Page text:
The infamous Whites-only town of Orania in northern Cape Town, South Africa, is set to launch a digital currency that will only be used within the town.
Orania, which is estimated to have a population 1,300 people, already uses a local currency known as the “ora,” which is printed by the town’s own chamber of commerce and distributed through the central bank, according to CNN.
The digital version of the currency, which will be accessible via a mobile app, is expected to replace ora notes that are technically vouchers pegged to the South African rand and expire after three years.
With the new app, users will be able to purchase “E-Ora” from the central bank and trade it with one another and local businesses via their smartphones. The digital currency won’t have an expiration date.
Deepening Racial Segregation
Coordinators of the project say the new currency is intended to further Orania’s independence, with some residents even aspiring to have an independent Orania state.
They say the digital currency will go a long way in making everyday business transactions more efficient while saving the town the cost of printing currency notes.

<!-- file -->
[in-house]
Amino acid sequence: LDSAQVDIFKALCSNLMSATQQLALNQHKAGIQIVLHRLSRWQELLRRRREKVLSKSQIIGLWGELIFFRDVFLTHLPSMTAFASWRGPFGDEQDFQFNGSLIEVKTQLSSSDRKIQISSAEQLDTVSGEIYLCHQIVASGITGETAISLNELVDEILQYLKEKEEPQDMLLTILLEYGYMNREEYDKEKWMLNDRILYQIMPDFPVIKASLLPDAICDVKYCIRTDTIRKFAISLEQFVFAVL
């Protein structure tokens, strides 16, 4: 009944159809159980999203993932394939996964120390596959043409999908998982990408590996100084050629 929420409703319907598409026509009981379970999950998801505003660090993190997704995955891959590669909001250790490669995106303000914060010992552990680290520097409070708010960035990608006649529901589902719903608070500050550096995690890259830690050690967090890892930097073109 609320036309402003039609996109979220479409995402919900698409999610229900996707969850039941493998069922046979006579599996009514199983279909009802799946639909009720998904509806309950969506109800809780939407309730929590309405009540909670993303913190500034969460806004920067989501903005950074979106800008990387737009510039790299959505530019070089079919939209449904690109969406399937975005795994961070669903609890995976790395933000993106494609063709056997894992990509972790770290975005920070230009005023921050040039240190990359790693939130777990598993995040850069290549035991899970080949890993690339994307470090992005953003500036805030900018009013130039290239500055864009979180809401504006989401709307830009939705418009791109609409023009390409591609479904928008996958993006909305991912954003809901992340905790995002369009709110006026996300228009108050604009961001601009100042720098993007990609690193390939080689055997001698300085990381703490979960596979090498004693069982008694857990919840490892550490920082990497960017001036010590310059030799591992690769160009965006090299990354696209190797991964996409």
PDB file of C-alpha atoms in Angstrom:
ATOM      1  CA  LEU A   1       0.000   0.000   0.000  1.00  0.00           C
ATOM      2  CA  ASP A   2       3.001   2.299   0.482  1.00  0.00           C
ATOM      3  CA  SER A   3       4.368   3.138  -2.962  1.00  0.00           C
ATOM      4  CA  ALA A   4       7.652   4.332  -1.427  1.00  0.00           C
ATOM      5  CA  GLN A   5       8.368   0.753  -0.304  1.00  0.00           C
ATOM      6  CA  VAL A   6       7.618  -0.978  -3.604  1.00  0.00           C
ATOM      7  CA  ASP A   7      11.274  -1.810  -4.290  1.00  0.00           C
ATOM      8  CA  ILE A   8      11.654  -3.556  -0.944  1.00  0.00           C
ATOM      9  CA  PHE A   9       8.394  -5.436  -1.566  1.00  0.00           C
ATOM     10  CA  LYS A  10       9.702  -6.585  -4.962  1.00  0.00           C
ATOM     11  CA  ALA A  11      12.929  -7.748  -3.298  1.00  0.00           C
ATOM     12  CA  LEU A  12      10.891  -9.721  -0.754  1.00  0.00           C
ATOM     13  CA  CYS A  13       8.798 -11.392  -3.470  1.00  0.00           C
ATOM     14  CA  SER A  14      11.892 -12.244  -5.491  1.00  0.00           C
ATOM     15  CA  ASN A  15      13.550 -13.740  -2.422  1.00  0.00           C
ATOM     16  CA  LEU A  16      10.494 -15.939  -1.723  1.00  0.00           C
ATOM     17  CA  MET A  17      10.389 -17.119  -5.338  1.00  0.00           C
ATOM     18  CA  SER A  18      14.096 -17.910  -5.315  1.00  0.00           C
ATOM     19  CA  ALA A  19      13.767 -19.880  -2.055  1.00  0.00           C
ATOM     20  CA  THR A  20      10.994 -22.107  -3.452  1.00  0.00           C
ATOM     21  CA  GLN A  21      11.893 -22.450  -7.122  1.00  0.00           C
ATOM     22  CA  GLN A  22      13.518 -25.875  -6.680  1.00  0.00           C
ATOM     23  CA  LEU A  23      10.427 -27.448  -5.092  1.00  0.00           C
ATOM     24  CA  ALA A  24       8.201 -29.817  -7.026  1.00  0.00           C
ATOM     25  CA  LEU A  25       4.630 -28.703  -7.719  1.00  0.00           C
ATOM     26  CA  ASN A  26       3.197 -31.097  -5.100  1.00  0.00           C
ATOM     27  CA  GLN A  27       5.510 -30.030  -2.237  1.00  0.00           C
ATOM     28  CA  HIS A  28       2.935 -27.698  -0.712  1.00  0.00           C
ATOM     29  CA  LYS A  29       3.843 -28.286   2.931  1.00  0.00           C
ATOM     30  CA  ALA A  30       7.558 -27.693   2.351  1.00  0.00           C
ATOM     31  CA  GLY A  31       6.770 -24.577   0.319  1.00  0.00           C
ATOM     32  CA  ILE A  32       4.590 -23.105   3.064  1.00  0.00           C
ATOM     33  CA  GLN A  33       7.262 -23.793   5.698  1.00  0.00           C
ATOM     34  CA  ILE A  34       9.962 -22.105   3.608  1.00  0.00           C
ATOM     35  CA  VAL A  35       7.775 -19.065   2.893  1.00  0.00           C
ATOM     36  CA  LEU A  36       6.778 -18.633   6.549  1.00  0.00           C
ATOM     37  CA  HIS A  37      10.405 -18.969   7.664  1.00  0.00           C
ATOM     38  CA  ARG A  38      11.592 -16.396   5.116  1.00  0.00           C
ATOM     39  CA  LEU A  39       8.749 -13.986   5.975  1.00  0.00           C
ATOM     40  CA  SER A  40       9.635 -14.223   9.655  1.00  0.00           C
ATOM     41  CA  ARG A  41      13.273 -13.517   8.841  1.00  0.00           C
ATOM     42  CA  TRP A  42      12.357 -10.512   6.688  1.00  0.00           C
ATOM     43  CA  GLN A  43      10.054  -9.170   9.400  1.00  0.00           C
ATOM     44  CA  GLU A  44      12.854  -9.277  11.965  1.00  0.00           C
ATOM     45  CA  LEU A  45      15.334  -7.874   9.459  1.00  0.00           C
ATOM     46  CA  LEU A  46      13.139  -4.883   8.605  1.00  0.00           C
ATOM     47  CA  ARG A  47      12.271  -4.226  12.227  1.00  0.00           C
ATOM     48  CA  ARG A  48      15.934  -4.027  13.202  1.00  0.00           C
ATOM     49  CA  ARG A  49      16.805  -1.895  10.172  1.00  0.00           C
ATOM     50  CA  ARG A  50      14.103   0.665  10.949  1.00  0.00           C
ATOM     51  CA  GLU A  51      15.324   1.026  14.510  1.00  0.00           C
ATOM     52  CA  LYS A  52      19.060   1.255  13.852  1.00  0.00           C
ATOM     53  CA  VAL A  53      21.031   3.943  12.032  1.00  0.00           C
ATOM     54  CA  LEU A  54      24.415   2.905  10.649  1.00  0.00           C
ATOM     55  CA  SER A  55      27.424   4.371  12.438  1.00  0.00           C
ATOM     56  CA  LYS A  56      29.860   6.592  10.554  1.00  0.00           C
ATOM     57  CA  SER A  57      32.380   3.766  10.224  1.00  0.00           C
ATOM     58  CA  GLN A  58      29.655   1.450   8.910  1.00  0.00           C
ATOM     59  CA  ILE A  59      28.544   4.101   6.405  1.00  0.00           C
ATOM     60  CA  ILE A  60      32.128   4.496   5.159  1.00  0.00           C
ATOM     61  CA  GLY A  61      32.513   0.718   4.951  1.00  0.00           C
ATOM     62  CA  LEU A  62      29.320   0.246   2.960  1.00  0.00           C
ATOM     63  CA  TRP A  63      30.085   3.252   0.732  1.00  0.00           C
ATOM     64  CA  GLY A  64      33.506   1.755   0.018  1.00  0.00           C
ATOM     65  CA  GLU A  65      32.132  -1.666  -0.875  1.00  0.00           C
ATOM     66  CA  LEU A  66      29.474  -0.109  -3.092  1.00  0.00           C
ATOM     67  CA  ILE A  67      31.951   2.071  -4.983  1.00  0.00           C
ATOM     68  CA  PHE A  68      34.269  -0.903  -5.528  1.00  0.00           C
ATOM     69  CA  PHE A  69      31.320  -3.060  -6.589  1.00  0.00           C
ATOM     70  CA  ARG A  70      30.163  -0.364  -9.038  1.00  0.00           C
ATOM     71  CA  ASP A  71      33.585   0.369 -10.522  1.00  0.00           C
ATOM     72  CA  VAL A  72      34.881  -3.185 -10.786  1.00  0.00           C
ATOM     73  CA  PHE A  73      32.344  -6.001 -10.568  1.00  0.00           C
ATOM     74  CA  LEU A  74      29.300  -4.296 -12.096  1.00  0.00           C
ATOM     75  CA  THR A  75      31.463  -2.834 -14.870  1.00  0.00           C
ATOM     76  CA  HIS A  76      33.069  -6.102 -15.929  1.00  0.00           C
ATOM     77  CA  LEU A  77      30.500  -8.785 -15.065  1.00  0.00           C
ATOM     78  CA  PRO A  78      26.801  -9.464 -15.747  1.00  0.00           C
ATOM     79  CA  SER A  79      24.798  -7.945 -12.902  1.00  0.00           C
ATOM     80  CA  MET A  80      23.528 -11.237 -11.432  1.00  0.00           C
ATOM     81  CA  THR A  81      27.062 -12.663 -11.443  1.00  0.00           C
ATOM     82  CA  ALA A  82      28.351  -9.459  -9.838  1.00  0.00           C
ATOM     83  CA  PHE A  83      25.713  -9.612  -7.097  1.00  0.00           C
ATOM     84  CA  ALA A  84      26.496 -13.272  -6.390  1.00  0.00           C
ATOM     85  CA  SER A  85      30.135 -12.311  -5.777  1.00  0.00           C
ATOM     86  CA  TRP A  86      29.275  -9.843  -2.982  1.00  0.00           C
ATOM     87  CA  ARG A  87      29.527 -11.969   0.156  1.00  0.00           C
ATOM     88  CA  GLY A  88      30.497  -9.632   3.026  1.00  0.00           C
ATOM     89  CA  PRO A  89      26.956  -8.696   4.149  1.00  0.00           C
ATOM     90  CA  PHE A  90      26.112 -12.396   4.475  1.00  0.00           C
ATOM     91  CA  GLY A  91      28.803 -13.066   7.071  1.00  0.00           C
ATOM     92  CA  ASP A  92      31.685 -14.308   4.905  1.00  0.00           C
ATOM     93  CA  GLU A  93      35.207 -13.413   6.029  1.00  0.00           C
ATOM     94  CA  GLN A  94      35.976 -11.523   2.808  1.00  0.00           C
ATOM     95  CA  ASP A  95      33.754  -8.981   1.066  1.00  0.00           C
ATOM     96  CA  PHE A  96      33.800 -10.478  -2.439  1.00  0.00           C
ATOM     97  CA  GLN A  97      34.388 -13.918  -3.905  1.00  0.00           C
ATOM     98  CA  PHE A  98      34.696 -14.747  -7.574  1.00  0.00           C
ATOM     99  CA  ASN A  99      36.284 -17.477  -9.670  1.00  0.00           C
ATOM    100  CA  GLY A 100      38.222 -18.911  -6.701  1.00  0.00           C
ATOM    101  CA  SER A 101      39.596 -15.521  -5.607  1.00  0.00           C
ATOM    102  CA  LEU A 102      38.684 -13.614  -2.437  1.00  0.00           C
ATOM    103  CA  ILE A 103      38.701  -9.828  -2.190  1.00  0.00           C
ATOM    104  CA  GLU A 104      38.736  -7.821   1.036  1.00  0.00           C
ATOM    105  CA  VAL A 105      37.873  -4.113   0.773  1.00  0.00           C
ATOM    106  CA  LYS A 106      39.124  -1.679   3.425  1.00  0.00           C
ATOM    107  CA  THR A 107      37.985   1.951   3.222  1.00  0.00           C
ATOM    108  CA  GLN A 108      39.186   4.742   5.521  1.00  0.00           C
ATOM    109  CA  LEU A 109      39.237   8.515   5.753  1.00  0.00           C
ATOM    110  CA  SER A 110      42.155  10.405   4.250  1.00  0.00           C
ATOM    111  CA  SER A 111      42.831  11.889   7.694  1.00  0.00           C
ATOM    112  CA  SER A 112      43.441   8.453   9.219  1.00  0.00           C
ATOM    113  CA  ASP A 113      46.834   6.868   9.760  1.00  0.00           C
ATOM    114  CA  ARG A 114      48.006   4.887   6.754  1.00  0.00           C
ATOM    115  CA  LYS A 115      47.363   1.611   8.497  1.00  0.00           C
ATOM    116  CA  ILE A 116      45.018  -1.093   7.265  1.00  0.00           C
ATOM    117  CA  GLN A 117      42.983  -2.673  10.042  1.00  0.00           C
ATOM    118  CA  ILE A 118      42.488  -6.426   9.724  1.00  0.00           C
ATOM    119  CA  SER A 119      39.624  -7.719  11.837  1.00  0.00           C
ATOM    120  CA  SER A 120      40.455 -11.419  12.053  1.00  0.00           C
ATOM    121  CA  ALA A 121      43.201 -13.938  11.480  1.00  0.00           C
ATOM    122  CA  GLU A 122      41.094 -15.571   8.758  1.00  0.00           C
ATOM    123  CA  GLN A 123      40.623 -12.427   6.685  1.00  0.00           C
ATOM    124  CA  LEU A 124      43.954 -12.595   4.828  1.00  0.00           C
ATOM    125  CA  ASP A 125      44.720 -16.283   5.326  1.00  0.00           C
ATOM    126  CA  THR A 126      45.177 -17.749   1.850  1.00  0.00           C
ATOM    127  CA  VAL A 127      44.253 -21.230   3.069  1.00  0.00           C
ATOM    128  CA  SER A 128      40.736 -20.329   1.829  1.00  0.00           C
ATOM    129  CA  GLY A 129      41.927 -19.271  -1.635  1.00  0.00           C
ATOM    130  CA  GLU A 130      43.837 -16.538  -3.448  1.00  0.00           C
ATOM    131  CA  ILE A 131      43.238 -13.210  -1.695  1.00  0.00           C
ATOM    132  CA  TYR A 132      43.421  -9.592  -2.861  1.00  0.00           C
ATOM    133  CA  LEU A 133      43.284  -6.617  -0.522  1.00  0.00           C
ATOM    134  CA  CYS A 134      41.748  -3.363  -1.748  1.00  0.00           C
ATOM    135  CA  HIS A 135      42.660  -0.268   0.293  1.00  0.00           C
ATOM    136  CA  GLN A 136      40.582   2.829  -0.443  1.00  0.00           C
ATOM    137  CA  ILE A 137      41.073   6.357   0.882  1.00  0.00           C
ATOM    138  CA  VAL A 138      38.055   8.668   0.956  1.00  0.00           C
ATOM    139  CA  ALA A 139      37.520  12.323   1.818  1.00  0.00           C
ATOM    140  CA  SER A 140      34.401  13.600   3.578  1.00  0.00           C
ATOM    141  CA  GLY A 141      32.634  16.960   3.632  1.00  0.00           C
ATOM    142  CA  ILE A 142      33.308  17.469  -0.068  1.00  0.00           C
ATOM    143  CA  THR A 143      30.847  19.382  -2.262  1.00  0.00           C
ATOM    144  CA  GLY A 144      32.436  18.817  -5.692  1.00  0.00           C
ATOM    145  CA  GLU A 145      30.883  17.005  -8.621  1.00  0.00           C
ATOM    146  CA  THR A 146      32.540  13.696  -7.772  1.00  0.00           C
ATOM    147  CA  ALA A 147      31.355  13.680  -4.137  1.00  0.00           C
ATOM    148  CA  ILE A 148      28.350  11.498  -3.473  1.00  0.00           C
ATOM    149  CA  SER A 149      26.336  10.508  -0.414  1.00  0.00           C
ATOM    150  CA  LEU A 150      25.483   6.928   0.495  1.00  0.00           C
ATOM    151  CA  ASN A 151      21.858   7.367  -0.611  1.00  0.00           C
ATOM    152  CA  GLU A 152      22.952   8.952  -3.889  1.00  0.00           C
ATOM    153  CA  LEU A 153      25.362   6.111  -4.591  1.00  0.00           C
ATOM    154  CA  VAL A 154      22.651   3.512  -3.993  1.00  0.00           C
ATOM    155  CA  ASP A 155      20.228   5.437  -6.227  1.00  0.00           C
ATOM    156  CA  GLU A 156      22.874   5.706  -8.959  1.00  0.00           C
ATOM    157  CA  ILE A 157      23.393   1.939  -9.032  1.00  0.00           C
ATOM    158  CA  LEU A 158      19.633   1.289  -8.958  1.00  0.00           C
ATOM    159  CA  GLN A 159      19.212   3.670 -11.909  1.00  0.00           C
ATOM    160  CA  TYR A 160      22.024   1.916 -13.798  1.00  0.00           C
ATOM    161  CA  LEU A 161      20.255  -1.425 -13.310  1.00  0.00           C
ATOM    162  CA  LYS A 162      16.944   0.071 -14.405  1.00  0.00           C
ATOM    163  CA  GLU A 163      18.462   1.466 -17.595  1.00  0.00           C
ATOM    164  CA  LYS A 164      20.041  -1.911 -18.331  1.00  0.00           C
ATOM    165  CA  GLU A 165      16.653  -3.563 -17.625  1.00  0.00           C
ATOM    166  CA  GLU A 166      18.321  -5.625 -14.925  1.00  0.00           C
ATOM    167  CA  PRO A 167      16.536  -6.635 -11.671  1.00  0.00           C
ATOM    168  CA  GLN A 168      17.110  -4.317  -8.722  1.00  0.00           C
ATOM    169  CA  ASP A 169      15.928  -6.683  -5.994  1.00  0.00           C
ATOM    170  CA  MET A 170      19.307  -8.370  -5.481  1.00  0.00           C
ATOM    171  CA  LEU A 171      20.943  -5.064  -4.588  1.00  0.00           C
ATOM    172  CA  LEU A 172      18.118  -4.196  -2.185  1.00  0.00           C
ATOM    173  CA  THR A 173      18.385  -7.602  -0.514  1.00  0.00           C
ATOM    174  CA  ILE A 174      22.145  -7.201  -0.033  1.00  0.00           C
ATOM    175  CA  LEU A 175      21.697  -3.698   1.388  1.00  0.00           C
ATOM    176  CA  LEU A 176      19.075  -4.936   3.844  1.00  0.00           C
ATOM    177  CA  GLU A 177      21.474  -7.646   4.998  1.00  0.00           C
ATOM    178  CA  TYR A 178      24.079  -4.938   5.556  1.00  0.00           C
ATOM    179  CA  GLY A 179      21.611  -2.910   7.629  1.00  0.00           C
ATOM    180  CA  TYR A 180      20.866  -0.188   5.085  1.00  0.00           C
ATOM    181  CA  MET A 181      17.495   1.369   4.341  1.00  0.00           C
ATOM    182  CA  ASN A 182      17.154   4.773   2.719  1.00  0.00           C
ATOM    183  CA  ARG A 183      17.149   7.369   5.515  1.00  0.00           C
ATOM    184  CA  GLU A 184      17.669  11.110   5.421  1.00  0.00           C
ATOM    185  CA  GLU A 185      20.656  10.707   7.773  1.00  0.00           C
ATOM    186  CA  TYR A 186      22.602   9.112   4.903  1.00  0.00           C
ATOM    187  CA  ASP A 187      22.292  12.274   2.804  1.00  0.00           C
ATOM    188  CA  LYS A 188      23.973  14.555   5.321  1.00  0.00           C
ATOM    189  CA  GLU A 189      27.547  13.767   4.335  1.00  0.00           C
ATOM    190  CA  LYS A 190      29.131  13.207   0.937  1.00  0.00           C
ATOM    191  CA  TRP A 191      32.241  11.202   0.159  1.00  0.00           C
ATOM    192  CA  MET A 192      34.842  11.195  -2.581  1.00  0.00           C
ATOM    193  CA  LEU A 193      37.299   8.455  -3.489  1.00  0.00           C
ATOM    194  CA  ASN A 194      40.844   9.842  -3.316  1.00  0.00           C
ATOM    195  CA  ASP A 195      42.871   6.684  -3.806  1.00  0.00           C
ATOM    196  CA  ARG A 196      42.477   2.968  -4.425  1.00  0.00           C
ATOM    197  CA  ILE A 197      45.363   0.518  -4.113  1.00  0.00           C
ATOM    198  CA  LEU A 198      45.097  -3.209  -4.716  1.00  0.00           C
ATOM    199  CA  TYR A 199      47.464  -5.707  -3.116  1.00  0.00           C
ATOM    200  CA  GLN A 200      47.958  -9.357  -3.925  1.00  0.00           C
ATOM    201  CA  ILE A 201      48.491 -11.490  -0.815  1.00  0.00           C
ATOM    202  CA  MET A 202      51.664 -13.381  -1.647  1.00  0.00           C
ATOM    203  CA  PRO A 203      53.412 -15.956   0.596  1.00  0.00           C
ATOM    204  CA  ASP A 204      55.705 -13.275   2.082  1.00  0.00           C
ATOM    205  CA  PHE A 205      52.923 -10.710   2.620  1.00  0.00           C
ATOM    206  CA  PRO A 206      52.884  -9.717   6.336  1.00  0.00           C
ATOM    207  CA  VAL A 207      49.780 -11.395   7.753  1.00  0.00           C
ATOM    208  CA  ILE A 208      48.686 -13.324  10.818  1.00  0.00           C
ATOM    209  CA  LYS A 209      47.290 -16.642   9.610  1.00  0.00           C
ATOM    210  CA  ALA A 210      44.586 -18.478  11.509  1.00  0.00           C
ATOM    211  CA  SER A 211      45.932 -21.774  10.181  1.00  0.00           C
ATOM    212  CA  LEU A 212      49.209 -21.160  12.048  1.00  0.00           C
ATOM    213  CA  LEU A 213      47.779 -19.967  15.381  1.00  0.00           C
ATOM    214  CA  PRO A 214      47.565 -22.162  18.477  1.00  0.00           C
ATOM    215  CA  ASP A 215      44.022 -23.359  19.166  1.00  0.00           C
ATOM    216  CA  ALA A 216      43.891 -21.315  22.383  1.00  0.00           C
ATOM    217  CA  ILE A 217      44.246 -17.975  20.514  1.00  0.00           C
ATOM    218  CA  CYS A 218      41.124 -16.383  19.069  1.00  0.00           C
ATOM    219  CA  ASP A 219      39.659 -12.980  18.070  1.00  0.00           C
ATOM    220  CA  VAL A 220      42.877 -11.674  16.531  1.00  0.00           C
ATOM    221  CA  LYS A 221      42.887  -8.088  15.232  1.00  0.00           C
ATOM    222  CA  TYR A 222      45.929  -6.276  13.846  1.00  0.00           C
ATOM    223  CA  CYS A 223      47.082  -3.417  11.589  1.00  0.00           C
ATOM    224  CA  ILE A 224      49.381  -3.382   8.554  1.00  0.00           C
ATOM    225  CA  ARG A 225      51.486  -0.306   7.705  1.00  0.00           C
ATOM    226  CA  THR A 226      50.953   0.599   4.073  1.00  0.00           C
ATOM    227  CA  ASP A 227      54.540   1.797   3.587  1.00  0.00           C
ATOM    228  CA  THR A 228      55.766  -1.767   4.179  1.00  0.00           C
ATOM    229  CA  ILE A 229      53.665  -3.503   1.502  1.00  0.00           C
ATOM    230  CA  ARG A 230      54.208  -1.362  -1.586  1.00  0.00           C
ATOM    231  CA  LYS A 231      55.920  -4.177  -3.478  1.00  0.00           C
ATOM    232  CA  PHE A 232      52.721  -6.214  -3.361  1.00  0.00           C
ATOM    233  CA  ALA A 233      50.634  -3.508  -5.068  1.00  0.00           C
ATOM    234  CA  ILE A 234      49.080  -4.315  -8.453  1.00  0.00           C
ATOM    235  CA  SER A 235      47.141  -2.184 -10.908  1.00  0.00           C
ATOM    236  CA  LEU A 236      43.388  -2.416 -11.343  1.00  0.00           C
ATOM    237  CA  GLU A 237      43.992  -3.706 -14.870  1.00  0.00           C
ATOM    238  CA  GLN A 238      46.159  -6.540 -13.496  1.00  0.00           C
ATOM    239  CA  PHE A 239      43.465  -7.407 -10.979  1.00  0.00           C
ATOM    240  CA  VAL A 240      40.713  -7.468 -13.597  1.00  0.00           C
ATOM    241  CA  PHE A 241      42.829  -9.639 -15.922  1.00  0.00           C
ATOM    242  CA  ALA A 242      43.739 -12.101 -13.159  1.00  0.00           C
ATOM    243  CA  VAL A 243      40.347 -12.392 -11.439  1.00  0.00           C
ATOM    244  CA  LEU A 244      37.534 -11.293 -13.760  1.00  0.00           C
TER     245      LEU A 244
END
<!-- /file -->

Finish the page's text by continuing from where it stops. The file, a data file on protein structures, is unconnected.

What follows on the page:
Trading digital currencies between smartphones will also help to eliminate fees that apply to certain credit card transactions.
“It is basically electronic cash that will be moved from wallet to wallet with every transaction without the commercial banks standing in the middle,” says Peter Krige, a coordinator of the project.
“In this way, friction and cost is removed from the transaction. Both consumers and retailers will save between three and five percent per transaction.”
The currency, which could be in circulation within a year, is a partnership between the Afrikaner town and award-winning economist Dawie Roodt, who says he is aware that working with Orania is controversial but the opportunity was too exciting to turn down.
“Where else is there an opportunity for an economist to do an experiment like this? This is like a petri dish…I want to see what environment is created by digital currency,” Roodt says, adding that if the project is successful, he will introduce it to other communities within South Africa.
Orania town is often described as the remains of Apartheid, a system of institutionalized racial segregation and discrimination in South Africa that existed between 1948 and 1991.
Critics accuse the town’s authorities of rejecting the Rainbow Nation concept and trying to recreate pre-democratic South Africa within a territory.
But residents of the town contend that their desire to isolate themselves is motivated by the need to preserve their linguistic and cultural heritage and protect themselves from the high rate of crime in the country.
The majority of the people living in Orania are Afrikaans, a South African language derived from the form of Dutch brought to the country by Protestant settlers in the 17th century.
by Fredrick Ngugi